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Research as Reflexive Practice: Inquiry, Interpretation and Worth

This week’s readings led to a great deal of reflection on why we take up educational research.  The readings provided specifics related to how to conduct qualitative, quantitative and action research including how to conduct a literature review, literature mapping and the use of working titles from Creswell and  how to use reflection to guide research through reflexive inquiry from Hendricks. The more important reflection for me was that researchers need to truly understand what work is worth whiling over and therefore worthy of conducting a research inquiry.  Creswell (2014) warns that research projects require a great deal of time and energy and therefore a researchers must examine how their research topic can help fulfill them personally in the pursuit of understanding a topic of inquiry (p. 27).  Creswell provided questions that a researcher must ask oneself about whether a topic should be studied. Creswell addresses the standard questions such as does the “study add anything new to the body of research” and does the research add to the collected knowledge of a topic (p. 27).  Something new that Creswell adds to the discussion is the notion of how research can be used to further civil society.  He asks us to consider if the research inquiry “lifts up the voices of the underrepresented groups or individuals” (p. 27).  The idea that research can be a means in which to further social justice and to address ideas, beliefs and transform society is powerful and with it come great responsibility for the researcher.

Once such means of determining the worth of a research topic, which Hendricks (2013) addresses in Chapter 2, is through the use of reflexive inquiry (p, 31). Through this practice educators “place present thoughts and actions in the context of past thoughts, actions and history” (Hendricks, 2013, p. 31).  They therefore ground their research inquiry in their experiences acknowledging that they influence their beliefs and actions (p. 31).  Similar to that of of reflexive inquiry, Hendricks stresses that the nature of qualitative research “is to understand and interpret phenomena as they occur in natural settings” (p. 3).  This desire to study situations and contexts, rather than to control them allows researchers to “make meaning” from the deeply complex and nuanced situations that exist in our schools (p.3).  Jardine, Clifford and Friesen (2002) take up this work of using research to make meaning such as Hendrick describes.  In their writing they explain, “simply put that our research is interpretive in character.  It also means that classroom events that we are interested in are themselves interpretive in character” (Jardine, 2002, p. xxii).  Jardine acknowledges that classrooms are made of complex relationships and living histories that cannot be controlled but can be studied in order to make meaning together with students.  As we begin to consider our topics of inquiry for our research may we endevour to “while over a topic – working at it, composing it, composing ourselves over it, remember and cultivating one’s memory of it” and in doing so learn and share with others something worthwhile about ourselves and the world (Jardine, 2002, p. 226).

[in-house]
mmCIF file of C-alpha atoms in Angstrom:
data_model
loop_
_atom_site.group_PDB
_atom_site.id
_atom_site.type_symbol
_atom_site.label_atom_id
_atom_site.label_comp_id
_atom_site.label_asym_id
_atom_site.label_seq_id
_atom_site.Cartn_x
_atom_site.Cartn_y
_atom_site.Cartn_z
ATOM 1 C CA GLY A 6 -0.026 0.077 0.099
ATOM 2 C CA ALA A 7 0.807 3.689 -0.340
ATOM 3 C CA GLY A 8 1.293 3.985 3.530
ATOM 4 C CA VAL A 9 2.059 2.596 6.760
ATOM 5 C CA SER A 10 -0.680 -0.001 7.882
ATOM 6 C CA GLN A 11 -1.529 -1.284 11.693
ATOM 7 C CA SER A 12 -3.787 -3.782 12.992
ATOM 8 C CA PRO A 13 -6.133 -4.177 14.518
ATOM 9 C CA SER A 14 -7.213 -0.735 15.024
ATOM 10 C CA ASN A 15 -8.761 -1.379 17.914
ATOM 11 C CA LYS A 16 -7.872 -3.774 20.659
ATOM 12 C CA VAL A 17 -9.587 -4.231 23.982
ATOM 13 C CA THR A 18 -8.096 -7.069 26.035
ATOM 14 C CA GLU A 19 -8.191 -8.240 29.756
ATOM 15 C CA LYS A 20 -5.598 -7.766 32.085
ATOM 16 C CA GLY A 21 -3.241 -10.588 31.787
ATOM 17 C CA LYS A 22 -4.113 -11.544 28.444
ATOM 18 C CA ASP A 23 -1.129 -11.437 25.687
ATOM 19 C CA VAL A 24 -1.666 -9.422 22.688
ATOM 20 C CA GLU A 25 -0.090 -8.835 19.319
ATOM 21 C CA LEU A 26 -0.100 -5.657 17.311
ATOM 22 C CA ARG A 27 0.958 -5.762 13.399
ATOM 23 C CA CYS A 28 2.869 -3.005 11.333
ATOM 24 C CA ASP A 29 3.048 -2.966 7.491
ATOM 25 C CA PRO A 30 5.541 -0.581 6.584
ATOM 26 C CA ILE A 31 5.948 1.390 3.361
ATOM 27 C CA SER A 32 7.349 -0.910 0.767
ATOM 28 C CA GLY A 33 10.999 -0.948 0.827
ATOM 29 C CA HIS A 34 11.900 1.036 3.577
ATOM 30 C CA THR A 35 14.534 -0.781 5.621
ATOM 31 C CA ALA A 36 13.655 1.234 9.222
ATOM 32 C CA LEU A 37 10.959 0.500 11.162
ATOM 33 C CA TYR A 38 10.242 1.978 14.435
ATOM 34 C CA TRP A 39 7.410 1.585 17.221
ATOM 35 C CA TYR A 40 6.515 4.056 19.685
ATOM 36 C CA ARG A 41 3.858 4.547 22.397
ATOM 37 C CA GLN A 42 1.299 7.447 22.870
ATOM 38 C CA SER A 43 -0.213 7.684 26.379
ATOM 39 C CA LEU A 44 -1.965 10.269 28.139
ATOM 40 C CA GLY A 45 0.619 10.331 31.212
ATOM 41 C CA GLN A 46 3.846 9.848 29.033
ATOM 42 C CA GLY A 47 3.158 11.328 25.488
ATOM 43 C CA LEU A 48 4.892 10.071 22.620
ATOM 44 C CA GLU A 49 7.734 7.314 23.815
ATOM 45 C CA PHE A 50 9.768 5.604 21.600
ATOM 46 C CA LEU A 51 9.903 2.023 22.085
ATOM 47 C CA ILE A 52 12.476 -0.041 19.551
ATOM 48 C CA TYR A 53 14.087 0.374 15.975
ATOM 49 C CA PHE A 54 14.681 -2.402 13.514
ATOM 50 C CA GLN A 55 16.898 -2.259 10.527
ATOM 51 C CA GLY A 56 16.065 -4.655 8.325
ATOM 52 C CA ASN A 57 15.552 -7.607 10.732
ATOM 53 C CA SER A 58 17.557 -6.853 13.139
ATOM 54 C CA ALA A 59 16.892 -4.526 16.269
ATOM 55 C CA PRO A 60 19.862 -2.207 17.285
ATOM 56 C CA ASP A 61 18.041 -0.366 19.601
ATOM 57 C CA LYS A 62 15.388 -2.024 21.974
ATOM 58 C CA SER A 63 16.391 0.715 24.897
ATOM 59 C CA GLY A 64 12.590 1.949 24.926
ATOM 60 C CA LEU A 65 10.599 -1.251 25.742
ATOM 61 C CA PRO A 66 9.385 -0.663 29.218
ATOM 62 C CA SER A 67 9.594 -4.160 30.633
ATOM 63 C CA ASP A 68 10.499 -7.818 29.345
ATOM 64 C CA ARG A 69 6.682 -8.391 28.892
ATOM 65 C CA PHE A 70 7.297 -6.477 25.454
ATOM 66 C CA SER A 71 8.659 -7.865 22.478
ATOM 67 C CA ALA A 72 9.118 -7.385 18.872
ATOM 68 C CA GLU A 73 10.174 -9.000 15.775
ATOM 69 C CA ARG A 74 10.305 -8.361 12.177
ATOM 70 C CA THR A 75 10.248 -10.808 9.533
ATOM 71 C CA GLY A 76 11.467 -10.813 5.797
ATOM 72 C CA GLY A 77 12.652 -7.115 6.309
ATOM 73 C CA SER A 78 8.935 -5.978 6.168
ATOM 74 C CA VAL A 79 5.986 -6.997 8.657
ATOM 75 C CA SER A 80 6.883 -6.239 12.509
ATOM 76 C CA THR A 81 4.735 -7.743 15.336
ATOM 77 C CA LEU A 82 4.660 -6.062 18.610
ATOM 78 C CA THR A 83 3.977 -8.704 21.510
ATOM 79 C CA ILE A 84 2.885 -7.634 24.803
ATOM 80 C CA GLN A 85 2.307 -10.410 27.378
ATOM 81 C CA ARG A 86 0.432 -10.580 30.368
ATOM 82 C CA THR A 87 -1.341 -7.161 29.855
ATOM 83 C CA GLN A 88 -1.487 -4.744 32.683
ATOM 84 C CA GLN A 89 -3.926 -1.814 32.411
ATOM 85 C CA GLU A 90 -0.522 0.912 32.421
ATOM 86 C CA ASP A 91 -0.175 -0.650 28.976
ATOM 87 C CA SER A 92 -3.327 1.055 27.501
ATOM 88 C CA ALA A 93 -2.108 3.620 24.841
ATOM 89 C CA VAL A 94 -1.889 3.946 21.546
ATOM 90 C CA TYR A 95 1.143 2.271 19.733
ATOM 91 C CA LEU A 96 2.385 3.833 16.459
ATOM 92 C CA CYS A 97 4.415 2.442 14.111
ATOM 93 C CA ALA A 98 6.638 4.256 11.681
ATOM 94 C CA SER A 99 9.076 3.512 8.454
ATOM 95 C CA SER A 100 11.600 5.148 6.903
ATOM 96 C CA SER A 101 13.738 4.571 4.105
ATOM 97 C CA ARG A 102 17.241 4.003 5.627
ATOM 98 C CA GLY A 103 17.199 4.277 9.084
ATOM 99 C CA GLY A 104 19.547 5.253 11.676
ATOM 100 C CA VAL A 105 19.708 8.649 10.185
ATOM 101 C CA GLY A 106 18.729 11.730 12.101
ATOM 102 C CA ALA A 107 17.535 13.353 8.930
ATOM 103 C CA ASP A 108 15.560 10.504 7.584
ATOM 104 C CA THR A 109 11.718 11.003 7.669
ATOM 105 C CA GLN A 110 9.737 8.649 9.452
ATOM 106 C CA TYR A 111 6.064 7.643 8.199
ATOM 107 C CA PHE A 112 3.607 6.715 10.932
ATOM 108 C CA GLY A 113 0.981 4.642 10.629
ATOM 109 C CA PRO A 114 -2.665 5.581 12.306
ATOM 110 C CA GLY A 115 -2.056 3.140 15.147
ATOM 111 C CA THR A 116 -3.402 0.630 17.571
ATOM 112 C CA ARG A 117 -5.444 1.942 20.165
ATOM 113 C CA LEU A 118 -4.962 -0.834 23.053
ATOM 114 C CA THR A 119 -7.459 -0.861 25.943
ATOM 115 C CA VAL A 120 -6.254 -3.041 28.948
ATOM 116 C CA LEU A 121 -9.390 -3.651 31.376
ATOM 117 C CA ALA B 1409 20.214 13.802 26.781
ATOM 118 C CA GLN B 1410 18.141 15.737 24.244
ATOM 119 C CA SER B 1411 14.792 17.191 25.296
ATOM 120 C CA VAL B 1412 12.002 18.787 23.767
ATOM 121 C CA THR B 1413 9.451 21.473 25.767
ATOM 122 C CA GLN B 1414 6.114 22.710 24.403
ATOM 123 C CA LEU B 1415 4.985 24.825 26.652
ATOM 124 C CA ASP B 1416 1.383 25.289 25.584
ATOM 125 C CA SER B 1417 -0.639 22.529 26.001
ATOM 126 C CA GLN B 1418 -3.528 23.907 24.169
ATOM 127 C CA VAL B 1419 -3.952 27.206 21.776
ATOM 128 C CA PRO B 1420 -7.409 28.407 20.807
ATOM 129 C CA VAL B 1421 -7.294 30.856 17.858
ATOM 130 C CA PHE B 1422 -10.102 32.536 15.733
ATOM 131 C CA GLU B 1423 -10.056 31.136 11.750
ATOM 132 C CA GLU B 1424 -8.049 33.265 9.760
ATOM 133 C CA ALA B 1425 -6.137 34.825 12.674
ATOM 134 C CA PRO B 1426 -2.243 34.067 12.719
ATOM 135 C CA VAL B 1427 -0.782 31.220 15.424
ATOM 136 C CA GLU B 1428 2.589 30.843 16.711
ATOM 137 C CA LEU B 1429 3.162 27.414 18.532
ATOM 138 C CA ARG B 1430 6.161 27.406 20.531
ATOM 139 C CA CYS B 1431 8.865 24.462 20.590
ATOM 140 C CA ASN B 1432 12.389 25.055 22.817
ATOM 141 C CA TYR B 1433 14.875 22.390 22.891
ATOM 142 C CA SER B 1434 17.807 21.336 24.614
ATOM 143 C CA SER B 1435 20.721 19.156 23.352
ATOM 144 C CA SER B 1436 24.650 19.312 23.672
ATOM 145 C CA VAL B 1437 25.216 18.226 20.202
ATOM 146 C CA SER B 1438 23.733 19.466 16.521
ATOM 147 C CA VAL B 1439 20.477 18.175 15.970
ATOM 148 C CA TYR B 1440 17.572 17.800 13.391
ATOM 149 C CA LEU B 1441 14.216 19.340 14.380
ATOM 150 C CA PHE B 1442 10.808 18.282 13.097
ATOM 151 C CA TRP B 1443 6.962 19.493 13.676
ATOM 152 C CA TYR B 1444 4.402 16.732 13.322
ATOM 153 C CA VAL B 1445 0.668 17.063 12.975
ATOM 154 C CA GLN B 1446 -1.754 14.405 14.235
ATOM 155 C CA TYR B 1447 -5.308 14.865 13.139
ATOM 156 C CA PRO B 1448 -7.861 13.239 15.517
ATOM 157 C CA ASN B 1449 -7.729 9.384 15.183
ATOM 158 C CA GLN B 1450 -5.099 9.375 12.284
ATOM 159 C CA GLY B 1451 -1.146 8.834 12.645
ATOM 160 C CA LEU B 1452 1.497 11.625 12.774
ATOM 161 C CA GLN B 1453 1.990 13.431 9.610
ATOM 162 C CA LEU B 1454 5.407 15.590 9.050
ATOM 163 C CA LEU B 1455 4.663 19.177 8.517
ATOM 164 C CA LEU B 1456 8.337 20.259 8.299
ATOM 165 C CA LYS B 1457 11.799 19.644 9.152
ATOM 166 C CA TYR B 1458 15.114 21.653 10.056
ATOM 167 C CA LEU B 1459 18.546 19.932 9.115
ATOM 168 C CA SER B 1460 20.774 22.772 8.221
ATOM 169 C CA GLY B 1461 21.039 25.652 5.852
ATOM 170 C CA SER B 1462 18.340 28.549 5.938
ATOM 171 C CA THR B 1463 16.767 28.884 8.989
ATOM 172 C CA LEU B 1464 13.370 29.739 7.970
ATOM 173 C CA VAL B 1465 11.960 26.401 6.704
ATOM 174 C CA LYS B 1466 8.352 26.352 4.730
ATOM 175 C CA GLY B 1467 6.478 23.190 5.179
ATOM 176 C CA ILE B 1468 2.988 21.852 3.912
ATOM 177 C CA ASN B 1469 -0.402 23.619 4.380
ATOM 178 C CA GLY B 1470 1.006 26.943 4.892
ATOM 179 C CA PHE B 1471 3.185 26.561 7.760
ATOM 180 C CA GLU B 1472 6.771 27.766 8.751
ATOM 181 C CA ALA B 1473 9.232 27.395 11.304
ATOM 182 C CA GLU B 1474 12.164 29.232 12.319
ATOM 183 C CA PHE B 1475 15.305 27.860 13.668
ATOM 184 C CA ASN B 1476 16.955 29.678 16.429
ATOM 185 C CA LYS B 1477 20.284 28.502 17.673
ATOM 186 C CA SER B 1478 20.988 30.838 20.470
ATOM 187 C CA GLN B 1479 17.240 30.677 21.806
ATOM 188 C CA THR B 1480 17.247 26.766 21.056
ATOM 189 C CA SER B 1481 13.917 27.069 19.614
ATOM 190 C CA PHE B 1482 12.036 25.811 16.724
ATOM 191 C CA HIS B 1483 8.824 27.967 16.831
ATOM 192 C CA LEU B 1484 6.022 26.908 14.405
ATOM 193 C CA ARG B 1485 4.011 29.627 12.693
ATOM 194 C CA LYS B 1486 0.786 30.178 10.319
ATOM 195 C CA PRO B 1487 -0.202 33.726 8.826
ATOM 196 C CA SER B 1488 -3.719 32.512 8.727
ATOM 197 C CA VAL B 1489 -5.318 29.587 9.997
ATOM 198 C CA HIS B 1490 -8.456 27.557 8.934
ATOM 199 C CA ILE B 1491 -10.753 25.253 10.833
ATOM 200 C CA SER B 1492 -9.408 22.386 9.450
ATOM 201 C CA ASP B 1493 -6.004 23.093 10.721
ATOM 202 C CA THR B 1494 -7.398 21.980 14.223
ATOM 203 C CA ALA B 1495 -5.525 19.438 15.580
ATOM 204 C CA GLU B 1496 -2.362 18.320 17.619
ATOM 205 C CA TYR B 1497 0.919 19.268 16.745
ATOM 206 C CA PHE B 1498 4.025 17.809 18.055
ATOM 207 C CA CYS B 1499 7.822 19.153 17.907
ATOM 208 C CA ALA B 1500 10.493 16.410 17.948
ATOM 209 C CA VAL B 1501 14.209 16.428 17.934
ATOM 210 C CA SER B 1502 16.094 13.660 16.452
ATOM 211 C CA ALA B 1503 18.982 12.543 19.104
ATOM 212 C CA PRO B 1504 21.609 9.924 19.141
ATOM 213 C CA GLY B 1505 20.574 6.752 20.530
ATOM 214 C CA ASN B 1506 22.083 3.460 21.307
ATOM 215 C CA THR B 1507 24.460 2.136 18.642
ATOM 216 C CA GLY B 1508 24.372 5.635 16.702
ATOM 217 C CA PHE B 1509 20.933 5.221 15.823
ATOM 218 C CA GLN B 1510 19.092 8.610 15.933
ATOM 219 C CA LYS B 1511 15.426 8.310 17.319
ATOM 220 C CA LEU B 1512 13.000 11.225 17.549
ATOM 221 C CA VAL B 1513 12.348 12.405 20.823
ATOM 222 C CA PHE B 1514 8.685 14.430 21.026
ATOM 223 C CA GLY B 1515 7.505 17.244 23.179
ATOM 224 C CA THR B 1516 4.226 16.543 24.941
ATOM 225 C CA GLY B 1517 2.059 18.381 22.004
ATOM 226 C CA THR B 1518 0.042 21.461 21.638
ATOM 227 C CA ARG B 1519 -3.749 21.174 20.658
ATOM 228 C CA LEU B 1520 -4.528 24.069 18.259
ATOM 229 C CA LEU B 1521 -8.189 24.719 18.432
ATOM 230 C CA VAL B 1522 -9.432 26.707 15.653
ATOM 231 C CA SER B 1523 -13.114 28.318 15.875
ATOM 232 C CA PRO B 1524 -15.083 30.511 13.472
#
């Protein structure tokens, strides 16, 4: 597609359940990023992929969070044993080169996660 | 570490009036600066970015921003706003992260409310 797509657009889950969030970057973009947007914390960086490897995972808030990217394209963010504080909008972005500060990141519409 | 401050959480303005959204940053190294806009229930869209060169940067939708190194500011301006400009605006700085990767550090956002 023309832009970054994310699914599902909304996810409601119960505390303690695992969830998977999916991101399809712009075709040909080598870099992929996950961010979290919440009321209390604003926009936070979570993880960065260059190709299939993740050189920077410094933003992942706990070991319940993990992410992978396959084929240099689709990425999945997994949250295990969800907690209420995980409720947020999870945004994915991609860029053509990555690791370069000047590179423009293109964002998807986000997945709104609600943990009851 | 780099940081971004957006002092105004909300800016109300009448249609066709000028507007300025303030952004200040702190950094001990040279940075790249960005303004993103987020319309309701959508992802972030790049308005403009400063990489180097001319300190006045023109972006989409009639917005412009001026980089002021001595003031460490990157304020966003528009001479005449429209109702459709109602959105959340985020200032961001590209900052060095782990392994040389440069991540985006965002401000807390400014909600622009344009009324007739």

Creswell, J. W. (2014). Research Design: Qualitative, Quantitative and Mixed Methods Approaches (4th ed.). Los Angeles, CA: Sage Publications.

Hendricks, C. (2013). Improving schools through action research: A reflective practice approach (3rd ed.). Montreal, QC: Pearson Education.

Clifford, P. Friesen, S. Jardine, D. W. (2002). Back to the Basics of Teaching and Learning: Thinking the World Together. New York: Routledge.

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How to Blend Online Learning?

Current Models of Blended-Learning at ADLC: